nick d

Trad climber
nm
Aug 26, 2007 - 09:30pm PT
I don't think your reasoning is correct. Mescalito actually got easier. It was originally rated A4, and I think that is because it had some very difficult thin cracks and seams as well as some scary hooking.

It has been hammered so much that now there are pin scars where there were once only seams. I think the current rating on it is usually given as C3, which implies fairly difficult clean aiding.

This is just another example of modern climbers feeling entitled to ticking off climbs that are, in reality, beyond their abilities. Continuing to hammer things in only destroys the crack systems more.

I also agree that installing bolt ladders next to cracks to enable free attempts is wrong, but that, unfortunately, is the legacy of the whole sport climbing movement.

Michael
Steve Grossman

Trad climber
Seattle, WA
Topic Author's Reply - Aug 28, 2007 - 08:08am PT
"Pound a pin, save some skin." Same old lame, tired crap that I have been hearing for thirty years.
"Pitons have been the great equalizer in American climbing. By liberally using them it was possible to get in over ones head and by more liberally using them to get out again." YC,TF and DR 1972
The heavy hand has never been acceptable and yet we collectively endure the scarring. Everybody is responsible for their actions and should be willing to be called to account for them if climbing is to evolve.
Enough vitriol, back to the Golden Age........
Nefarius

Big Wall climber
Fresno, CA
Aug 28, 2007 - 09:54am PT
Pete's not gonna post pics... He *still* owes us a TR from the Sheep Ranch. I think there's a saying to the tune of "Over deliver under promise".... All talk, I tell ya! ;)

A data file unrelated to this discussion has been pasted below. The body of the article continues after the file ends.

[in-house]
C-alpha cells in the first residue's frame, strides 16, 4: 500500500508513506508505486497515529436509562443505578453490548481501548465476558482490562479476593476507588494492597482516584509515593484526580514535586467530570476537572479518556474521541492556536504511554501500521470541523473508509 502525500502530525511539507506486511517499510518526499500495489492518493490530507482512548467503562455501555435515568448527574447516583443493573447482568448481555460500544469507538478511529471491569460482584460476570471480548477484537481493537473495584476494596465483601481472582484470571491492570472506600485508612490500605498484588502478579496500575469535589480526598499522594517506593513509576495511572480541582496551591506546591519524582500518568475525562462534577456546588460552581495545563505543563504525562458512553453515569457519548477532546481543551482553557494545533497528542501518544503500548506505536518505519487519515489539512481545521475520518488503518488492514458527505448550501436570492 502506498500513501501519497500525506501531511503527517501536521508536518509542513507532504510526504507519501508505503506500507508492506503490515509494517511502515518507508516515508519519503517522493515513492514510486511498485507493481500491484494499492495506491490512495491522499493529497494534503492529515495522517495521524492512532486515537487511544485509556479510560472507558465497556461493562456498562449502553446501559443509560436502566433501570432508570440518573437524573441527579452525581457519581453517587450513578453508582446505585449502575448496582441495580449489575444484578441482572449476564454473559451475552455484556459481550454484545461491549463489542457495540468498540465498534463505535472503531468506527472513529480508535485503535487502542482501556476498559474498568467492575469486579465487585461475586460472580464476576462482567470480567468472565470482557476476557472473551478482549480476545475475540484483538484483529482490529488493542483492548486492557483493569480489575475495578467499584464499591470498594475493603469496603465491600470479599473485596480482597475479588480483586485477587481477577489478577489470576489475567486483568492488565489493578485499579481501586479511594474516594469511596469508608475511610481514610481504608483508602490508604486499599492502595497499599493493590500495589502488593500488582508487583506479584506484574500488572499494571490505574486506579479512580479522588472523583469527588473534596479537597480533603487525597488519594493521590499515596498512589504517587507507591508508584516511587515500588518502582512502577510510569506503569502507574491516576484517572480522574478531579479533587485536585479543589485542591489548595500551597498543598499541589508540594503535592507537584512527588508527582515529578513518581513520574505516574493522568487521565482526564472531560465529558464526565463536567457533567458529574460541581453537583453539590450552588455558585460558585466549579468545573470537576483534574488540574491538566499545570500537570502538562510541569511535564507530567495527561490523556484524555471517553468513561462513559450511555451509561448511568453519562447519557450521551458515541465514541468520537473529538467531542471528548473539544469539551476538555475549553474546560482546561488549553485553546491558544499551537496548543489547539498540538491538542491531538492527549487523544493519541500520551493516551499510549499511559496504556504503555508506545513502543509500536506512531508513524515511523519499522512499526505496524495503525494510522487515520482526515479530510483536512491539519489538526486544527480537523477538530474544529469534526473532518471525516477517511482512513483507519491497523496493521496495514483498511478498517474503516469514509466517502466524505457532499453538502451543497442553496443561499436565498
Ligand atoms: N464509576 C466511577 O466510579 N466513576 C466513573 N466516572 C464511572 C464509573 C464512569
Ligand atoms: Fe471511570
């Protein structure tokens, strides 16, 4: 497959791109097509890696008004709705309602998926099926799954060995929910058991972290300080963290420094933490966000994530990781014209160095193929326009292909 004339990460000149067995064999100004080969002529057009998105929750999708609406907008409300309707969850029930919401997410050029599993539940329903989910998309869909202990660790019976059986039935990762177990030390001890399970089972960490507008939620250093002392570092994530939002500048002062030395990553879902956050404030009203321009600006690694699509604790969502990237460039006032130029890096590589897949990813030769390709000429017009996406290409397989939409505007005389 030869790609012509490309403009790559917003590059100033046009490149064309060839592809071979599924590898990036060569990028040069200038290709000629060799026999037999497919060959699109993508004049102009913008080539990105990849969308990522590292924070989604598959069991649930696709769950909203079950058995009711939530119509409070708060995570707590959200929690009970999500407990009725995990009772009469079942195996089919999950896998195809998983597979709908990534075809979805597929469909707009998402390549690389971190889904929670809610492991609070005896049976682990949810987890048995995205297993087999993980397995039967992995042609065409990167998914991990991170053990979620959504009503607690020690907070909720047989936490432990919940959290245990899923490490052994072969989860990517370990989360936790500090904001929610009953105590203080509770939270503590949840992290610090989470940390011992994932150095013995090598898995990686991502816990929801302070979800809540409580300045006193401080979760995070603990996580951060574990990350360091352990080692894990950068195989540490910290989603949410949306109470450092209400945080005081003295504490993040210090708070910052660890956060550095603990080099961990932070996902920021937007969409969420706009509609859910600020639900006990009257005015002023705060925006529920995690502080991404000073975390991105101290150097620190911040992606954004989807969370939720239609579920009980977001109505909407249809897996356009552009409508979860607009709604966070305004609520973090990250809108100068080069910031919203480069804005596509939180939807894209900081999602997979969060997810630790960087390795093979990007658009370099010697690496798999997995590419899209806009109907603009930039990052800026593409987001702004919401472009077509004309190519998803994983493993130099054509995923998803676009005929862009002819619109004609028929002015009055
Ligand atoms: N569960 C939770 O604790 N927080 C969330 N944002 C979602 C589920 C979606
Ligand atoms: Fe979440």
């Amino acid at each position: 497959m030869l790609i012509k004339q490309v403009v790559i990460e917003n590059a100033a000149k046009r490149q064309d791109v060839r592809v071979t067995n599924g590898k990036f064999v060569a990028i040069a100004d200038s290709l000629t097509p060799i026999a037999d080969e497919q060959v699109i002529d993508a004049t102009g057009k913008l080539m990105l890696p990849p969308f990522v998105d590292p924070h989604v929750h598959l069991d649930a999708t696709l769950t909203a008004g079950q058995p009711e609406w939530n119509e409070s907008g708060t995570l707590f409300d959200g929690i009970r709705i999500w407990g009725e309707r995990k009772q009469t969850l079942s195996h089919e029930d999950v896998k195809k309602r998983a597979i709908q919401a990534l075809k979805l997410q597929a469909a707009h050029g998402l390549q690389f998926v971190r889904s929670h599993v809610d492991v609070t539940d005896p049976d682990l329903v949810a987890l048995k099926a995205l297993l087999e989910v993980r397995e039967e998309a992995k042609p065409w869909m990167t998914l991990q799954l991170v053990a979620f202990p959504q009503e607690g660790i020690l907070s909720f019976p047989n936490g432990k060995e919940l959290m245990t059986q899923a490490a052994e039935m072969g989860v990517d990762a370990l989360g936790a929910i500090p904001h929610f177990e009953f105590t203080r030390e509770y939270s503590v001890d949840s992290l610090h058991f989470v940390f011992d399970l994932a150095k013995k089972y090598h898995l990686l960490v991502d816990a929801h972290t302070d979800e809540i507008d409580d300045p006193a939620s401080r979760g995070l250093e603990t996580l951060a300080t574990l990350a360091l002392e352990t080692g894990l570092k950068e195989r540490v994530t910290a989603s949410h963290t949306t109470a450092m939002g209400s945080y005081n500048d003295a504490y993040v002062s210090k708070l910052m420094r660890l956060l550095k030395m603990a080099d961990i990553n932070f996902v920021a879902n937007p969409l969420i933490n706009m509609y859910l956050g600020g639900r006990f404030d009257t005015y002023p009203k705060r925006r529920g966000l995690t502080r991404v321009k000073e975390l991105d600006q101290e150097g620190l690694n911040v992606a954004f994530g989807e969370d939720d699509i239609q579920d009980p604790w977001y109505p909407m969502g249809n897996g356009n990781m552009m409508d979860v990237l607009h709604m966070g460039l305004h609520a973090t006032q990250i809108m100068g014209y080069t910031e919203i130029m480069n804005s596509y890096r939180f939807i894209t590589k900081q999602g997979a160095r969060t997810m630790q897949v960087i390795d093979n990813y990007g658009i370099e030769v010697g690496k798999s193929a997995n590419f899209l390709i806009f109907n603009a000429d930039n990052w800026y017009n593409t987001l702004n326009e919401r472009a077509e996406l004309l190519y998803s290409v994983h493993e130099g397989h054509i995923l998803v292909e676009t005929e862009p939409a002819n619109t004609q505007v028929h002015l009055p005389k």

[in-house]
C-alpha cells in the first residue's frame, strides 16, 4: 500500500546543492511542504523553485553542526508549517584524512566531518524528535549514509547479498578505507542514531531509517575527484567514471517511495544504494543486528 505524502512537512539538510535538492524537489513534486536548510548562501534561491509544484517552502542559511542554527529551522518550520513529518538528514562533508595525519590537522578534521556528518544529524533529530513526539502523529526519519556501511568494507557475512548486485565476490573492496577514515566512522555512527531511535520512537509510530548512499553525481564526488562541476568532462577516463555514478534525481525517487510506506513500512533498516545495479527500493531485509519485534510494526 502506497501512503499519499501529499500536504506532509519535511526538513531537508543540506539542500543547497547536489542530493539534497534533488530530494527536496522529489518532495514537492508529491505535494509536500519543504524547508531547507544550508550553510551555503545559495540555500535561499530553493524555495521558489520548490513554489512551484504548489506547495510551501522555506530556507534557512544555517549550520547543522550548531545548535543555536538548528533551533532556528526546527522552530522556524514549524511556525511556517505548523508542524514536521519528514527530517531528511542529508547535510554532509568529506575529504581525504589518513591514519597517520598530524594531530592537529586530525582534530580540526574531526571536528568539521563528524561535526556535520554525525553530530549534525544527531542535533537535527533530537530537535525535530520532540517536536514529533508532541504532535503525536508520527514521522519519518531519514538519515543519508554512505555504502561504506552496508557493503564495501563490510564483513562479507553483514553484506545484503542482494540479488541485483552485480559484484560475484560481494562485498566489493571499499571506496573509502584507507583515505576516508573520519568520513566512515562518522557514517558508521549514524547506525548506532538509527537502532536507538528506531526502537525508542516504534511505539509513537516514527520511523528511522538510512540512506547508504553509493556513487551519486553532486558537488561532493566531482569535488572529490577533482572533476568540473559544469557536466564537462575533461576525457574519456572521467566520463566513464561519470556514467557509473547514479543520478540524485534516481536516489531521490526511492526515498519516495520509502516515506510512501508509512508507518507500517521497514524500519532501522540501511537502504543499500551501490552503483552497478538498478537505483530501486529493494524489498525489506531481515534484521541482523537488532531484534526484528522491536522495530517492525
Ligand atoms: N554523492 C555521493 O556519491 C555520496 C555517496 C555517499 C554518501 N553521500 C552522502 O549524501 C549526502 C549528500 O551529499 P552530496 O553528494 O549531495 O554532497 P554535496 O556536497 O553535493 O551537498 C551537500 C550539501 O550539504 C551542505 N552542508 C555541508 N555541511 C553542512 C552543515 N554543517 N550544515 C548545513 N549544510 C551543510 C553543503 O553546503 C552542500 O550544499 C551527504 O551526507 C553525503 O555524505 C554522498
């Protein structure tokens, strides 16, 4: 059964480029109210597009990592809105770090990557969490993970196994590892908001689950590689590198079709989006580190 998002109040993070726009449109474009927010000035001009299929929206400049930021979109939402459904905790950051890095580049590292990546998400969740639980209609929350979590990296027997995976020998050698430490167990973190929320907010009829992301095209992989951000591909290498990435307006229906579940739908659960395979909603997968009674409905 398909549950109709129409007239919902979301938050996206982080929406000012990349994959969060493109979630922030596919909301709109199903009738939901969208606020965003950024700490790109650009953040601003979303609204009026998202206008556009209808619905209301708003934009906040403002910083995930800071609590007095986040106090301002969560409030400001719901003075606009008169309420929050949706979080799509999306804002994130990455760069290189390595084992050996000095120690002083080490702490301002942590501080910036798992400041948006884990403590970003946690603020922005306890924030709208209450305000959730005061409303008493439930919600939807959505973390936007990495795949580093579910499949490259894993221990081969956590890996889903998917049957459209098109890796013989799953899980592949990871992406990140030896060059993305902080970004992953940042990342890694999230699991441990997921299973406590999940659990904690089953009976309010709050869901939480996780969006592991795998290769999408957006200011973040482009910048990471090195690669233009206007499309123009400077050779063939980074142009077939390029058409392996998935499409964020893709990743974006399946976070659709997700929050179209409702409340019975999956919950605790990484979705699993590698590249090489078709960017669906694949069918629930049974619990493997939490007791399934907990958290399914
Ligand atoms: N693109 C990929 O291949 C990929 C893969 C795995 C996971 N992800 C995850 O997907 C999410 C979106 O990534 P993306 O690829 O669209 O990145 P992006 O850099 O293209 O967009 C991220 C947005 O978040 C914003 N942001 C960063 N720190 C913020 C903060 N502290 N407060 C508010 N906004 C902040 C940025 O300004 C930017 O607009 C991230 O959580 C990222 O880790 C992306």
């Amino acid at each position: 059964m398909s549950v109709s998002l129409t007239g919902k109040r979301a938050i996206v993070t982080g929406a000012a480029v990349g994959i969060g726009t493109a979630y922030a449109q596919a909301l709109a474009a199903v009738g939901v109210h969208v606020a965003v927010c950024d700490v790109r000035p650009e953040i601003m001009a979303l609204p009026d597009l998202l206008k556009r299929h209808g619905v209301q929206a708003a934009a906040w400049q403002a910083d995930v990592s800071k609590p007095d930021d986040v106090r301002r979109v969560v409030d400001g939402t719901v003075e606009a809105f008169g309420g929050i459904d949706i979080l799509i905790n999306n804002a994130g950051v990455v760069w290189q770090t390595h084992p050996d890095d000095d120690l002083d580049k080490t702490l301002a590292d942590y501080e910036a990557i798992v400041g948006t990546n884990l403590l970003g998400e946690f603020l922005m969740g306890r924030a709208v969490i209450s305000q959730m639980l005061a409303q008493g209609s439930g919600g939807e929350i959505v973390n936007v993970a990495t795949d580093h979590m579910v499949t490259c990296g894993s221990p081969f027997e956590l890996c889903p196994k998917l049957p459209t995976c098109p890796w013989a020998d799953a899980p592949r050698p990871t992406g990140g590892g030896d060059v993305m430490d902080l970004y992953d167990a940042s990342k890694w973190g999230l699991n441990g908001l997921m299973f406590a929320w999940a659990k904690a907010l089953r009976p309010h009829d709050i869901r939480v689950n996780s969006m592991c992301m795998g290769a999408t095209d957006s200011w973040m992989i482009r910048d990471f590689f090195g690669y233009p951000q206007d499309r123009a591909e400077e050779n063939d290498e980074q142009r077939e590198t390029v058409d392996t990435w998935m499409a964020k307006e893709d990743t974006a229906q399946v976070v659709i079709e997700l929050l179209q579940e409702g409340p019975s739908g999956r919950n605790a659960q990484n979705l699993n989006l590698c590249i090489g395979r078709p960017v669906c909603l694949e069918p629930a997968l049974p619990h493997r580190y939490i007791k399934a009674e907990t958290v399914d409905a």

See ya in a few weeks, Pete!
BadInfluence

Mountain climber
Dak side
Aug 28, 2007 - 10:09am PT
does that crack in the roof go free?
Steve Grossman

Trad climber
Seattle, WA
Topic Author's Reply - Aug 28, 2007 - 07:47pm PT
After a fashion....
Steve Grossman

Trad climber
Seattle, WA
Topic Author's Reply - Sep 1, 2007 - 10:39am PT
In 1964, Royal Robbins and Tom Frost did the second ascent of the Dihedral Wall in five days. Despite an abundance of detailed information in the published accounts of the FA, significant details got overlooked. In order to conserve bolt hangers, the FA party left three dozen or so bare studs behind. Ed Cooper had reasoned that the 1/4" nuts would have weathered in place preventing the next party from adding hangers but no mention of the need for nuts or hangers appeared anywhere! By mere luck, Royal and Tom brought six nuts along and were able to deal with the challenge.
Somehow the bolt total was also underreported by the FA party but, as was their customn due to constant improvements in equipment, Royal and Tom removed over a dozen unnecessary bolts to essentially restore the reported number.
Mighty Hiker